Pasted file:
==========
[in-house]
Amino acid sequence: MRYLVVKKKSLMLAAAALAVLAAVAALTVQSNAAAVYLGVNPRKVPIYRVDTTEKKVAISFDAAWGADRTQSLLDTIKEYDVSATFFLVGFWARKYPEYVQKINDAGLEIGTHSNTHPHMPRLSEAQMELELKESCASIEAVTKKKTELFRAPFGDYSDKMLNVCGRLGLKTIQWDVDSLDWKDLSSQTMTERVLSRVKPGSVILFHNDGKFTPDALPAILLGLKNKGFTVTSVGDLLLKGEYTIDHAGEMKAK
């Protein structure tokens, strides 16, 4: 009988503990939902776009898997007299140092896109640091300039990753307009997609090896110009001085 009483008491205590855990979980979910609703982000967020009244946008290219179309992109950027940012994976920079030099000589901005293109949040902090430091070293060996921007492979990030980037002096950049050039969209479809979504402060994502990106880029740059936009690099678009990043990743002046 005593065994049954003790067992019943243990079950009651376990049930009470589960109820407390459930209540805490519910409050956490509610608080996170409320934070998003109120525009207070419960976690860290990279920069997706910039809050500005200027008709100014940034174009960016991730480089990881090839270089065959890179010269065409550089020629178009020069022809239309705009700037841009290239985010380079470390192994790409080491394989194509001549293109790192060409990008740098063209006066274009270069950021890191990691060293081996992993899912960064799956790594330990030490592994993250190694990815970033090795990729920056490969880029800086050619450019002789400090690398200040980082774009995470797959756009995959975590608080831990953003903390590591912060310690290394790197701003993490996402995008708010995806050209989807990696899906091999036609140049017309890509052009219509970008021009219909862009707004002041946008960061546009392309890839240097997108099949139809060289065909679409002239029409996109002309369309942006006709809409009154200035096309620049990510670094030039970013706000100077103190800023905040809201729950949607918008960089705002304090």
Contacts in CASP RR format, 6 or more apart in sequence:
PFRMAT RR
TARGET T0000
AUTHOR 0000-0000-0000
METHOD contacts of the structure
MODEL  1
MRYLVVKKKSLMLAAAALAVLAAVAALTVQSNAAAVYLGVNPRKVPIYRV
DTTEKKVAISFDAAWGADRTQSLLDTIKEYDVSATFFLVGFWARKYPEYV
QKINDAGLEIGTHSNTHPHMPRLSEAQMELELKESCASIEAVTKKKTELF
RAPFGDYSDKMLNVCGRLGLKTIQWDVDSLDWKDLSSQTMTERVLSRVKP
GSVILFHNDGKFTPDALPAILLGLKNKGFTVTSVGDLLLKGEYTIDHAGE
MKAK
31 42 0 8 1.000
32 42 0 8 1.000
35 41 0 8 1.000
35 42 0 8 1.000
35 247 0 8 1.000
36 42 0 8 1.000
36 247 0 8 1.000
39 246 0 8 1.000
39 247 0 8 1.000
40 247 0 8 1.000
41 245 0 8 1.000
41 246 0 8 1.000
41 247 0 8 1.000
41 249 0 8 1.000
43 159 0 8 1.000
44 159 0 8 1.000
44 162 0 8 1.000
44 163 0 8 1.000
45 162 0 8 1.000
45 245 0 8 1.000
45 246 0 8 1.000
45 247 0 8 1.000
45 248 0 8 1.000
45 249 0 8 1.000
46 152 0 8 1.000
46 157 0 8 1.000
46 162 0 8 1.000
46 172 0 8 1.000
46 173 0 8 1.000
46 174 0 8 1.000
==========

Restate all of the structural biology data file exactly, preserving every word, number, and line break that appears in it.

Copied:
[in-house]
Amino acid sequence: MRYLVVKKKSLMLAAAALAVLAAVAALTVQSNAAAVYLGVNPRKVPIYRVDTTEKKVAISFDAAWGADRTQSLLDTIKEYDVSATFFLVGFWARKYPEYVQKINDAGLEIGTHSNTHPHMPRLSEAQMELELKESCASIEAVTKKKTELFRAPFGDYSDKMLNVCGRLGLKTIQWDVDSLDWKDLSSQTMTERVLSRVKPGSVILFHNDGKFTPDALPAILLGLKNKGFTVTSVGDLLLKGEYTIDHAGEMKAK
């Protein structure tokens, strides 16, 4: 009988503990939902776009898997007299140092896109640091300039990753307009997609090896110009001085 009483008491205590855990979980979910609703982000967020009244946008290219179309992109950027940012994976920079030099000589901005293109949040902090430091070293060996921007492979990030980037002096950049050039969209479809979504402060994502990106880029740059936009690099678009990043990743002046 005593065994049954003790067992019943243990079950009651376990049930009470589960109820407390459930209540805490519910409050956490509610608080996170409320934070998003109120525009207070419960976690860290990279920069997706910039809050500005200027008709100014940034174009960016991730480089990881090839270089065959890179010269065409550089020629178009020069022809239309705009700037841009290239985010380079470390192994790409080491394989194509001549293109790192060409990008740098063209006066274009270069950021890191990691060293081996992993899912960064799956790594330990030490592994993250190694990815970033090795990729920056490969880029800086050619450019002789400090690398200040980082774009995470797959756009995959975590608080831990953003903390590591912060310690290394790197701003993490996402995008708010995806050209989807990696899906091999036609140049017309890509052009219509970008021009219909862009707004002041946008960061546009392309890839240097997108099949139809060289065909679409002239029409996109002309369309942006006709809409009154200035096309620049990510670094030039970013706000100077103190800023905040809201729950949607918008960089705002304090």
Contacts in CASP RR format, 6 or more apart in sequence:
PFRMAT RR
TARGET T0000
AUTHOR 0000-0000-0000
METHOD contacts of the structure
MODEL  1
MRYLVVKKKSLMLAAAALAVLAAVAALTVQSNAAAVYLGVNPRKVPIYRV
DTTEKKVAISFDAAWGADRTQSLLDTIKEYDVSATFFLVGFWARKYPEYV
QKINDAGLEIGTHSNTHPHMPRLSEAQMELELKESCASIEAVTKKKTELF
RAPFGDYSDKMLNVCGRLGLKTIQWDVDSLDWKDLSSQTMTERVLSRVKP
GSVILFHNDGKFTPDALPAILLGLKNKGFTVTSVGDLLLKGEYTIDHAGE
MKAK
31 42 0 8 1.000
32 42 0 8 1.000
35 41 0 8 1.000
35 42 0 8 1.000
35 247 0 8 1.000
36 42 0 8 1.000
36 247 0 8 1.000
39 246 0 8 1.000
39 247 0 8 1.000
40 247 0 8 1.000
41 245 0 8 1.000
41 246 0 8 1.000
41 247 0 8 1.000
41 249 0 8 1.000
43 159 0 8 1.000
44 159 0 8 1.000
44 162 0 8 1.000
44 163 0 8 1.000
45 162 0 8 1.000
45 245 0 8 1.000
45 246 0 8 1.000
45 247 0 8 1.000
45 248 0 8 1.000
45 249 0 8 1.000
46 152 0 8 1.000
46 157 0 8 1.000
46 162 0 8 1.000
46 172 0 8 1.000
46 173 0 8 1.000
46 174 0 8 1.000